Sirens end semester on high note

Jeremiah Lim

The Sirens are one of Villanova’s three all-female a cappella groups.

They recently held a concert in Driscoll Hall in conjunction with the male a cappella group Vocal Minority.

The group performed for a full house in a set that included a wide variety of songs, such as “Survivor” by Destiny’s Child and “The Impression That I Get” by The Mighty Mighty Bosstones.

The Villanovan sat down with the group to talk about how they pick songs, what arrangement is like and how they get psyched up for performances.

Not only are they in unison when they sing, but their group chemistry means that they speak in one voice, asking to be quoted together as a group.

Q: We have a variety of different a cappella groups on campus. What makes the Sirens unique? Do you feel as though you have a distinct group personality?

A: We’re a really diverse group in that our members are involved in different activities across campus. We have members involved in club sports, theater, engineering student council, sororities, Ambassadors, etc.

Q: Obviously, you’ve lost some members and have had to incorporate new members into the mix. What has that transition been like?

A: We take a different amount of members every year, and last year was definitely a big transition. This year, we had over 45 people come in and audition, and it took us almost 11 hours to finalize our decisions.

But the transition this year was surprisingly smooth. Everyone wanted to jump in right away, and everyone was really enthusiastic about being part of the group.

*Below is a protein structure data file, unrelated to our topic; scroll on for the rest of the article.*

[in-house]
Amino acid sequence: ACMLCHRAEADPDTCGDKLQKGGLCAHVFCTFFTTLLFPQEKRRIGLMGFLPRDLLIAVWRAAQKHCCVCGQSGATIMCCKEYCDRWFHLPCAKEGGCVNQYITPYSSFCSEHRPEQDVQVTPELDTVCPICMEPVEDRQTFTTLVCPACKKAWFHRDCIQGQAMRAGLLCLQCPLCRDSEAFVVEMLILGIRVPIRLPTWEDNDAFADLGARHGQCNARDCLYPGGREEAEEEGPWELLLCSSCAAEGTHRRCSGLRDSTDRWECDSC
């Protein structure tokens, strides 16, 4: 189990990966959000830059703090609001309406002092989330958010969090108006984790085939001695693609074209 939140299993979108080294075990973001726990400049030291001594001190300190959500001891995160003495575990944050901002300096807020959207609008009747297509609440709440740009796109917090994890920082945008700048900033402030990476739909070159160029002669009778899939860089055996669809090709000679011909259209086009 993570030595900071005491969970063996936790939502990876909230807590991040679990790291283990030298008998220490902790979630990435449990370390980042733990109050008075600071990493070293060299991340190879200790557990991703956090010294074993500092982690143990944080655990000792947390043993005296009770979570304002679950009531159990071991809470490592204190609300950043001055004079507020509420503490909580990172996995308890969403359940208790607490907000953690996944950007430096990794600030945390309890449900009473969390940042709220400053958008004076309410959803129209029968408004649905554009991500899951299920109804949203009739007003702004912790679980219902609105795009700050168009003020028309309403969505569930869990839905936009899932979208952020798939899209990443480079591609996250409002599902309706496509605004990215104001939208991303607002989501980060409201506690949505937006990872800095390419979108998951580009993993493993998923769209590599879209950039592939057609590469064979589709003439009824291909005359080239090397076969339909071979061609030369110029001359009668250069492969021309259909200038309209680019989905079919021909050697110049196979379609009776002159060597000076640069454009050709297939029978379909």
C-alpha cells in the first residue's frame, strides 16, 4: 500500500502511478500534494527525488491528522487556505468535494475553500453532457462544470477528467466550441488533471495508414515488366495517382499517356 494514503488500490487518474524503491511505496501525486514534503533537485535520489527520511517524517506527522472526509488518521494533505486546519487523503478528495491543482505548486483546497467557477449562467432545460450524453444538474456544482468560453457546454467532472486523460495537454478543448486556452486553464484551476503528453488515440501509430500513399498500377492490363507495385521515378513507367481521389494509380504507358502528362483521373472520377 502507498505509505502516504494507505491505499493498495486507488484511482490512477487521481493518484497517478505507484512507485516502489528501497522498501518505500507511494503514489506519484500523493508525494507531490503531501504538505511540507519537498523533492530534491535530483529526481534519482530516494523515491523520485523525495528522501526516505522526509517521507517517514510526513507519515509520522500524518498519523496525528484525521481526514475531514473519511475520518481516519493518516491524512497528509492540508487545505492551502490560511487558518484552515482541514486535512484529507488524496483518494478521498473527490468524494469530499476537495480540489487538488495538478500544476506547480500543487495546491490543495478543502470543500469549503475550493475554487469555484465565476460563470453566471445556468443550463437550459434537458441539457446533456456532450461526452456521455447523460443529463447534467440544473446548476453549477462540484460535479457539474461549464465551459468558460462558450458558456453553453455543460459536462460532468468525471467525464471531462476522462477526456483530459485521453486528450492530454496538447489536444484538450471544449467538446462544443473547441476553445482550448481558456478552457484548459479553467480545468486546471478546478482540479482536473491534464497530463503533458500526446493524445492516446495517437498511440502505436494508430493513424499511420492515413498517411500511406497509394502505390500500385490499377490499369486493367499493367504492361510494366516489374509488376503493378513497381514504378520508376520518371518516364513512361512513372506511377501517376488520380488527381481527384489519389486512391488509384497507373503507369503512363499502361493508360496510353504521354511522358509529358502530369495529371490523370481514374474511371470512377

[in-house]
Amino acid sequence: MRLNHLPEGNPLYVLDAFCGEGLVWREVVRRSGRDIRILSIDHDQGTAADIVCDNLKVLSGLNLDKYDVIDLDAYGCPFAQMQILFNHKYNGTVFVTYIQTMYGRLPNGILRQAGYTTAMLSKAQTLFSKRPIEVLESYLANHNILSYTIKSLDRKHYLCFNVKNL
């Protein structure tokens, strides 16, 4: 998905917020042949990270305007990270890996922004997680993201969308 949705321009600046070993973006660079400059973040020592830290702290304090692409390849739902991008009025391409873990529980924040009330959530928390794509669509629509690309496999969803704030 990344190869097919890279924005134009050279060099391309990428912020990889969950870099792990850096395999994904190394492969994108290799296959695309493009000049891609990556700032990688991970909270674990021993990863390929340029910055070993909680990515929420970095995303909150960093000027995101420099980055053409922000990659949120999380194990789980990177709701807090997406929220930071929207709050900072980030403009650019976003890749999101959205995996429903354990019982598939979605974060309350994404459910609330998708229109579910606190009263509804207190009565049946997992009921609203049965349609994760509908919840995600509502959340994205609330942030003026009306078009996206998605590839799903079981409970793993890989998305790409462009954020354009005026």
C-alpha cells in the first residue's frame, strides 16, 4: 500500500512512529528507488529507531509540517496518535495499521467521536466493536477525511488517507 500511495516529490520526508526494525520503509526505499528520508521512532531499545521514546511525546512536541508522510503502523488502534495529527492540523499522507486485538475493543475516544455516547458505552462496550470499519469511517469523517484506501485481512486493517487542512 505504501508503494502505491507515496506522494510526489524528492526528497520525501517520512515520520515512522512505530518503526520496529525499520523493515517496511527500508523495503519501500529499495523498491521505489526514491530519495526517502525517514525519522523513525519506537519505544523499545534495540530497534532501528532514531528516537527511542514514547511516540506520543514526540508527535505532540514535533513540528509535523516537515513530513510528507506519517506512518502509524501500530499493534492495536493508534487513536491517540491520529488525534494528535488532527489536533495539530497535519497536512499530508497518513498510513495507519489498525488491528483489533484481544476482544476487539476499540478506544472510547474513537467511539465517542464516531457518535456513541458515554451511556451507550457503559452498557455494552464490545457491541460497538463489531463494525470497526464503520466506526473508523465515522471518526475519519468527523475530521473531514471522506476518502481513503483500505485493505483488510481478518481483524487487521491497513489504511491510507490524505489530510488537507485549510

Q: Would you say that the group as a whole leans toward a specific style of music?

A: It’s really all over the place. Some people like more jazzy-sounding songs, some people prefer more upbeat songs, some people like songs where someone can rap.

As a group, we have a very eclectic taste. It matches our wide variety of personalities.

Q: How do you choose what songs to sing?

A: Generally, each person will submit three to five songs for consideration. We choose from those and keep narrowing it down. Of course, sometimes someone will just suggest a song and we’ll go with it. That’s how we ended up doing “Survivor.”

It’s a very democratic process. And since we don’t want to repeat songs, every a cappella group sends their songs to the heads of the groups. You have to wait four years before a song becomes eligible again.

Q: What goes into arranging a song? Is it a very collaborative process, or does one person mostly work on it alone?

A: We always want to teach people how to arrange a song. The members that already know how usually take on a partner so everyone gets a chance to learn. Sometimes we’ll just say, “There’s a certain part in this song, go home and figure out how to sing it.” It’s a very flexible and interpretive process. We’ve even changed songs we’ve done in the past.

Q: What are your practices like, particularly when it comes close to concert time?

A: Intense. And very busy. We tend to psyche ourselves out when it comes to crunch time. The performances always seem to creep up on us, but it always comes together.

Q: Is there anything you do to get pumped up for a performance? How do you prepare?

A: For this past performance we had in Driscoll, we all stood up on the desks and rocked out to every song. It was so much fun and got us really pumped up to perform.

Q: Is there any kind of method to the way you sequence your song selection for concerts?

A: We definitely think about our order. For instance, we always want to do an upbeat song last so people leave pumped up. And we usually start off with a more musically intricate, technically difficult piece to get people interested.

Q: How did you like performing with Vocal Minority?

A: We loved it. That group is so much fun. They’re very energetic and so easy to work with. They have so much enthusiasm and the stuff they do is usually very complex and musically interesting.